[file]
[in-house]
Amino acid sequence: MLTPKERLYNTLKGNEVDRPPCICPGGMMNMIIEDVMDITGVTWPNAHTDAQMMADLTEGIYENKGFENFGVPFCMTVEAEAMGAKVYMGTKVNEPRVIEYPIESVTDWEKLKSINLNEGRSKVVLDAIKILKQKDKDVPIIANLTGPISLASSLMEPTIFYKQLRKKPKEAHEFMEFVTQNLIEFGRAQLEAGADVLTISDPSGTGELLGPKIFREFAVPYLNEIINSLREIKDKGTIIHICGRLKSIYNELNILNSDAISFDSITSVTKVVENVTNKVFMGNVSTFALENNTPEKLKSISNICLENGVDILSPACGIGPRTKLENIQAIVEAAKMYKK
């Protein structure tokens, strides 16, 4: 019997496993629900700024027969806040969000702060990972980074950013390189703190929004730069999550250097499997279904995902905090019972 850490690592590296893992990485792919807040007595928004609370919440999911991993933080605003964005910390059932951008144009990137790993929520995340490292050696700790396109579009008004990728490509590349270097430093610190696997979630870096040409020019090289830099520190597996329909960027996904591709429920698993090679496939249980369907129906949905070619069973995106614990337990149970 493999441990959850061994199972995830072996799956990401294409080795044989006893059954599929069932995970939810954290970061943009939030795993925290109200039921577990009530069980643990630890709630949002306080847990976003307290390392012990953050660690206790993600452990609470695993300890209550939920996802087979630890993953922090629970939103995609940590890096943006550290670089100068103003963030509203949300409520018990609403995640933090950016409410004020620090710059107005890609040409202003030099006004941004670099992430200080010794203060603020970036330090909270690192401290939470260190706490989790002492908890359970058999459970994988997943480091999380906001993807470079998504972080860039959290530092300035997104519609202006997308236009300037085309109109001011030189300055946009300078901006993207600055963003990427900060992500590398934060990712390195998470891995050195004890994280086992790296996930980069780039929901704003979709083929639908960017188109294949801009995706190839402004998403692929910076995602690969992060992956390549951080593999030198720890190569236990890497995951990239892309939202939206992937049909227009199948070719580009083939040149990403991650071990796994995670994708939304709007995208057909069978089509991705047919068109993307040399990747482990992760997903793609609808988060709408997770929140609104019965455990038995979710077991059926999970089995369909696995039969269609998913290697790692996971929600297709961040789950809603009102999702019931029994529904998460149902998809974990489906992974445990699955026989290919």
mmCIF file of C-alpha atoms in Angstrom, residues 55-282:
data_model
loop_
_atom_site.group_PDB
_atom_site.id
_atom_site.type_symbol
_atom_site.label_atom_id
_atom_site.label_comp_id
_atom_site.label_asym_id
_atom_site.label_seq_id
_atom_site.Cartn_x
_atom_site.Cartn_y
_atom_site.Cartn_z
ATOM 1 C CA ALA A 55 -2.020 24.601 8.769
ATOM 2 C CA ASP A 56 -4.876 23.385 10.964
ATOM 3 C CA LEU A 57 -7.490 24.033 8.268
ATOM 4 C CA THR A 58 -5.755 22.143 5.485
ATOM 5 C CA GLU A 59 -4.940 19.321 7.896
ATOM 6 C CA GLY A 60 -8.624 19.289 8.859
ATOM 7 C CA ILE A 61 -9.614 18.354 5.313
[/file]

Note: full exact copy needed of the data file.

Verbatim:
[in-house]
Amino acid sequence: MLTPKERLYNTLKGNEVDRPPCICPGGMMNMIIEDVMDITGVTWPNAHTDAQMMADLTEGIYENKGFENFGVPFCMTVEAEAMGAKVYMGTKVNEPRVIEYPIESVTDWEKLKSINLNEGRSKVVLDAIKILKQKDKDVPIIANLTGPISLASSLMEPTIFYKQLRKKPKEAHEFMEFVTQNLIEFGRAQLEAGADVLTISDPSGTGELLGPKIFREFAVPYLNEIINSLREIKDKGTIIHICGRLKSIYNELNILNSDAISFDSITSVTKVVENVTNKVFMGNVSTFALENNTPEKLKSISNICLENGVDILSPACGIGPRTKLENIQAIVEAAKMYKK
């Protein structure tokens, strides 16, 4: 019997496993629900700024027969806040969000702060990972980074950013390189703190929004730069999550250097499997279904995902905090019972 850490690592590296893992990485792919807040007595928004609370919440999911991993933080605003964005910390059932951008144009990137790993929520995340490292050696700790396109579009008004990728490509590349270097430093610190696997979630870096040409020019090289830099520190597996329909960027996904591709429920698993090679496939249980369907129906949905070619069973995106614990337990149970 493999441990959850061994199972995830072996799956990401294409080795044989006893059954599929069932995970939810954290970061943009939030795993925290109200039921577990009530069980643990630890709630949002306080847990976003307290390392012990953050660690206790993600452990609470695993300890209550939920996802087979630890993953922090629970939103995609940590890096943006550290670089100068103003963030509203949300409520018990609403995640933090950016409410004020620090710059107005890609040409202003030099006004941004670099992430200080010794203060603020970036330090909270690192401290939470260190706490989790002492908890359970058999459970994988997943480091999380906001993807470079998504972080860039959290530092300035997104519609202006997308236009300037085309109109001011030189300055946009300078901006993207600055963003990427900060992500590398934060990712390195998470891995050195004890994280086992790296996930980069780039929901704003979709083929639908960017188109294949801009995706190839402004998403692929910076995602690969992060992956390549951080593999030198720890190569236990890497995951990239892309939202939206992937049909227009199948070719580009083939040149990403991650071990796994995670994708939304709007995208057909069978089509991705047919068109993307040399990747482990992760997903793609609808988060709408997770929140609104019965455990038995979710077991059926999970089995369909696995039969269609998913290697790692996971929600297709961040789950809603009102999702019931029994529904998460149902998809974990489906992974445990699955026989290919």
mmCIF file of C-alpha atoms in Angstrom, residues 55-282:
data_model
loop_
_atom_site.group_PDB
_atom_site.id
_atom_site.type_symbol
_atom_site.label_atom_id
_atom_site.label_comp_id
_atom_site.label_asym_id
_atom_site.label_seq_id
_atom_site.Cartn_x
_atom_site.Cartn_y
_atom_site.Cartn_z
ATOM 1 C CA ALA A 55 -2.020 24.601 8.769
ATOM 2 C CA ASP A 56 -4.876 23.385 10.964
ATOM 3 C CA LEU A 57 -7.490 24.033 8.268
ATOM 4 C CA THR A 58 -5.755 22.143 5.485
ATOM 5 C CA GLU A 59 -4.940 19.321 7.896
ATOM 6 C CA GLY A 60 -8.624 19.289 8.859
ATOM 7 C CA ILE A 61 -9.614 18.354 5.313